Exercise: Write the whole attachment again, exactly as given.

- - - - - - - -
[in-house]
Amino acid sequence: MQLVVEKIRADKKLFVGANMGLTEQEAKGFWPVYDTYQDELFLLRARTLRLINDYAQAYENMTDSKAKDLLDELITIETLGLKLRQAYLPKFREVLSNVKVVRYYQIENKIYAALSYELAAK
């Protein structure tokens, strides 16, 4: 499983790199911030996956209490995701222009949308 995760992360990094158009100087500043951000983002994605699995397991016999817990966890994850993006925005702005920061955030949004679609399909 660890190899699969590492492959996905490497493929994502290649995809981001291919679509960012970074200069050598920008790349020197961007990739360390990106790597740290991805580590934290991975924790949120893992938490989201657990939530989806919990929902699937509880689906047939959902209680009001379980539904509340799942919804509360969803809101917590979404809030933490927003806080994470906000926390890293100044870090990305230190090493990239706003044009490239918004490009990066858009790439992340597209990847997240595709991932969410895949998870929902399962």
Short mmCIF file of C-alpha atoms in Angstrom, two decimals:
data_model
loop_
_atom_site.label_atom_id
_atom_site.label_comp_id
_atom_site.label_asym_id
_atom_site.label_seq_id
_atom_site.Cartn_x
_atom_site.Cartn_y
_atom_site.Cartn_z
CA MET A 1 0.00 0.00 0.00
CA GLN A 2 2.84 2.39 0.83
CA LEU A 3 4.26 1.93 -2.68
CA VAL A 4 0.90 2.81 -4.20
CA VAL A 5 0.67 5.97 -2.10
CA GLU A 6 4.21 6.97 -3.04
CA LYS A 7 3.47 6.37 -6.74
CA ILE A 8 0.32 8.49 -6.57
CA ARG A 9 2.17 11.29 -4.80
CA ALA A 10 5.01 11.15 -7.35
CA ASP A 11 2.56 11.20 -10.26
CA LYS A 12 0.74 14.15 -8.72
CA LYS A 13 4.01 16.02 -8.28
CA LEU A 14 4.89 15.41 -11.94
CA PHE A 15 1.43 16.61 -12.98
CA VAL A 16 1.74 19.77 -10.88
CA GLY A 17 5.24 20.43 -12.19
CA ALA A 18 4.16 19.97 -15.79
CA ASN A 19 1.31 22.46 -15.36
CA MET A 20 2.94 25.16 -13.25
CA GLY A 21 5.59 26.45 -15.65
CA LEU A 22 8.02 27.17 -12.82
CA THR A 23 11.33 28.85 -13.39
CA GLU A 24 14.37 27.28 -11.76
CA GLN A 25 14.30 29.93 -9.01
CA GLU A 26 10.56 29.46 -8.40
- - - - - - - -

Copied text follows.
[in-house]
Amino acid sequence: MQLVVEKIRADKKLFVGANMGLTEQEAKGFWPVYDTYQDELFLLRARTLRLINDYAQAYENMTDSKAKDLLDELITIETLGLKLRQAYLPKFREVLSNVKVVRYYQIENKIYAALSYELAAK
């Protein structure tokens, strides 16, 4: 499983790199911030996956209490995701222009949308 995760992360990094158009100087500043951000983002994605699995397991016999817990966890994850993006925005702005920061955030949004679609399909 660890190899699969590492492959996905490497493929994502290649995809981001291919679509960012970074200069050598920008790349020197961007990739360390990106790597740290991805580590934290991975924790949120893992938490989201657990939530989806919990929902699937509880689906047939959902209680009001379980539904509340799942919804509360969803809101917590979404809030933490927003806080994470906000926390890293100044870090990305230190090493990239706003044009490239918004490009990066858009790439992340597209990847997240595709991932969410895949998870929902399962």
Short mmCIF file of C-alpha atoms in Angstrom, two decimals:
data_model
loop_
_atom_site.label_atom_id
_atom_site.label_comp_id
_atom_site.label_asym_id
_atom_site.label_seq_id
_atom_site.Cartn_x
_atom_site.Cartn_y
_atom_site.Cartn_z
CA MET A 1 0.00 0.00 0.00
CA GLN A 2 2.84 2.39 0.83
CA LEU A 3 4.26 1.93 -2.68
CA VAL A 4 0.90 2.81 -4.20
CA VAL A 5 0.67 5.97 -2.10
CA GLU A 6 4.21 6.97 -3.04
CA LYS A 7 3.47 6.37 -6.74
CA ILE A 8 0.32 8.49 -6.57
CA ARG A 9 2.17 11.29 -4.80
CA ALA A 10 5.01 11.15 -7.35
CA ASP A 11 2.56 11.20 -10.26
CA LYS A 12 0.74 14.15 -8.72
CA LYS A 13 4.01 16.02 -8.28
CA LEU A 14 4.89 15.41 -11.94
CA PHE A 15 1.43 16.61 -12.98
CA VAL A 16 1.74 19.77 -10.88
CA GLY A 17 5.24 20.43 -12.19
CA ALA A 18 4.16 19.97 -15.79
CA ASN A 19 1.31 22.46 -15.36
CA MET A 20 2.94 25.16 -13.25
CA GLY A 21 5.59 26.45 -15.65
CA LEU A 22 8.02 27.17 -12.82
CA THR A 23 11.33 28.85 -13.39
CA GLU A 24 14.37 27.28 -11.76
CA GLN A 25 14.30 29.93 -9.01
CA GLU A 26 10.56 29.46 -8.40